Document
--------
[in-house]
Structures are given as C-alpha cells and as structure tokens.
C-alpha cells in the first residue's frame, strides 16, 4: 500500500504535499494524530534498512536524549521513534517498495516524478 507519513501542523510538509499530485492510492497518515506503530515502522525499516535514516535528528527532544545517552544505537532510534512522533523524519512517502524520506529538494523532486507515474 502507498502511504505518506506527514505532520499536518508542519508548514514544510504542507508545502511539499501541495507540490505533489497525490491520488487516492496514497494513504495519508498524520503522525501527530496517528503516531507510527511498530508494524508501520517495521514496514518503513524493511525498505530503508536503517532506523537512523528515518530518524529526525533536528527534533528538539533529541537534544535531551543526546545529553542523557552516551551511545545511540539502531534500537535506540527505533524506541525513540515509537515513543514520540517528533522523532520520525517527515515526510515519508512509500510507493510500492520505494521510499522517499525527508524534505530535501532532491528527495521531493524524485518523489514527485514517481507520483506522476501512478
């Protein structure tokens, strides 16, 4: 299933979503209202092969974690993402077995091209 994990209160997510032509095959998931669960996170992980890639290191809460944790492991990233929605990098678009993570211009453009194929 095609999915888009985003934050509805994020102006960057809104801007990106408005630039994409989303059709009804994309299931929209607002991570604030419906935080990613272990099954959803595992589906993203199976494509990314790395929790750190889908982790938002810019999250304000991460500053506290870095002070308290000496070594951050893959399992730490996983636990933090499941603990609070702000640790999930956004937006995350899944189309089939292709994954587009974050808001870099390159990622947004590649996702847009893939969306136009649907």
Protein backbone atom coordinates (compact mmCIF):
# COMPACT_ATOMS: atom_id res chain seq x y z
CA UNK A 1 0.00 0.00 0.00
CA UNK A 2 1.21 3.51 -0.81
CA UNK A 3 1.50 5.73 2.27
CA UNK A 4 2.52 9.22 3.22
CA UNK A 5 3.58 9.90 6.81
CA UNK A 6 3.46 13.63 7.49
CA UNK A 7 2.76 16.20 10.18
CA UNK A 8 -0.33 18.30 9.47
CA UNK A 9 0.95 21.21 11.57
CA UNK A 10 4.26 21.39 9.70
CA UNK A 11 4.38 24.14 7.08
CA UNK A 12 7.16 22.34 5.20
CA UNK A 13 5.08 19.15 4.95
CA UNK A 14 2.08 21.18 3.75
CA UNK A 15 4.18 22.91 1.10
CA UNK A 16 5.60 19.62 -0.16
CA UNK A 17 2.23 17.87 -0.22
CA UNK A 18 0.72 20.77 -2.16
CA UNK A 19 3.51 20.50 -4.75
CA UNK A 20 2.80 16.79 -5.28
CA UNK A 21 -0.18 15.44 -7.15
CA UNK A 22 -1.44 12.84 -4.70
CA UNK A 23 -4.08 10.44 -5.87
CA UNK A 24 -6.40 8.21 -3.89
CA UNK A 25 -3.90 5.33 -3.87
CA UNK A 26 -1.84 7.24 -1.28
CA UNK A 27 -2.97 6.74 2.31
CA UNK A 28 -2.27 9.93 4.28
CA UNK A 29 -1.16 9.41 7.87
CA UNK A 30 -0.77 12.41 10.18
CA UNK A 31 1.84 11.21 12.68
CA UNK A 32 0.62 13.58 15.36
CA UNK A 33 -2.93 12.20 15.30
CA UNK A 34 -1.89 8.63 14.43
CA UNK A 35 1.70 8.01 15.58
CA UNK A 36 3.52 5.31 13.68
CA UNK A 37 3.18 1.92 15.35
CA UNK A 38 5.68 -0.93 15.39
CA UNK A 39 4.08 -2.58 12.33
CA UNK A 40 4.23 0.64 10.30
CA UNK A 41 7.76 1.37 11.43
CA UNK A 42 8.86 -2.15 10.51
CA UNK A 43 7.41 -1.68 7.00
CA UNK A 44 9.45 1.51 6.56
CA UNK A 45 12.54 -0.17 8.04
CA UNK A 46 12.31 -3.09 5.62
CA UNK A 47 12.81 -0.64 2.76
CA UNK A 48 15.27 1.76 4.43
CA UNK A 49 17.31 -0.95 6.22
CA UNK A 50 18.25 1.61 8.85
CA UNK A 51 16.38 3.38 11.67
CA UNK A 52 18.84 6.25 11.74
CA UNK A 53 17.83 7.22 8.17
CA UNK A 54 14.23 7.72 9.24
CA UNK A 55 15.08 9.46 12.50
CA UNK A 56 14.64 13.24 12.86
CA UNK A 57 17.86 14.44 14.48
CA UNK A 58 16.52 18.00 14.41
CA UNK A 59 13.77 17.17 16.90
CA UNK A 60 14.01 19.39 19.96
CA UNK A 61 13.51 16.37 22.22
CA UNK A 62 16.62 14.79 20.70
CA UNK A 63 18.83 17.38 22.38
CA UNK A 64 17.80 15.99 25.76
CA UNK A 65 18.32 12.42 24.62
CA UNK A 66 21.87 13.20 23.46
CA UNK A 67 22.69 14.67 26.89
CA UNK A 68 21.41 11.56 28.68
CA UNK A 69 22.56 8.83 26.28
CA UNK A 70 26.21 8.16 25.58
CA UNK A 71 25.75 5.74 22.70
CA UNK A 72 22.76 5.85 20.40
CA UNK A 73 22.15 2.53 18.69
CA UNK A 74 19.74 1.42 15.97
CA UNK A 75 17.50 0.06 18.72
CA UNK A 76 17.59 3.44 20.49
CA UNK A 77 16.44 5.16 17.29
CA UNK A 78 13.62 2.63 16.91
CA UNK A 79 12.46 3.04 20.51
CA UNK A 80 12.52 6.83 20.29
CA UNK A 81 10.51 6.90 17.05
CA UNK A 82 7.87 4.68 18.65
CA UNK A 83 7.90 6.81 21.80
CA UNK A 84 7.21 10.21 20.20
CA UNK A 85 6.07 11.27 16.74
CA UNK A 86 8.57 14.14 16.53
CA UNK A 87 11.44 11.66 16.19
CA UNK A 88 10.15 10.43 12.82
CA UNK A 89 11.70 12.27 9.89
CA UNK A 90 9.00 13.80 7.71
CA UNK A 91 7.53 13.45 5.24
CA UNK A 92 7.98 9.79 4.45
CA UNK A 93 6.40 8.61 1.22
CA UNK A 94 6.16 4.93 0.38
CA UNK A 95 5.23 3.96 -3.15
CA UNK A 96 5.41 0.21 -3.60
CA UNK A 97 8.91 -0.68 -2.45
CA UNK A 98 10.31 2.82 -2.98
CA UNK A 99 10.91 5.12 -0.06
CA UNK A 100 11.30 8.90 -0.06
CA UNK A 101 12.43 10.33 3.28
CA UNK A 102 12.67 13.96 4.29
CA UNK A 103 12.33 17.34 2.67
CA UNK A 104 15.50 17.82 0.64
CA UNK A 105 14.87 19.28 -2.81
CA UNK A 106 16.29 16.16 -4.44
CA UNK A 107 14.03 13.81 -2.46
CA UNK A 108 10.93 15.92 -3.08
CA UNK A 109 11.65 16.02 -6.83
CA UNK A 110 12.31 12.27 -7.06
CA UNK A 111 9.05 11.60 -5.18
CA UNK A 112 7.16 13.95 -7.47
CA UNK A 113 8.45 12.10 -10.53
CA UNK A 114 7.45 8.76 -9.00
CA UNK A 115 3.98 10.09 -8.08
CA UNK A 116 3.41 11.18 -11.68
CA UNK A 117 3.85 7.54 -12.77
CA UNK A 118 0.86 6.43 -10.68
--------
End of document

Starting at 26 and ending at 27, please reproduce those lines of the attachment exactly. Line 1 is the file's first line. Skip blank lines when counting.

CA UNK A 20 2.80 16.79 -5.28
CA UNK A 21 -0.18 15.44 -7.15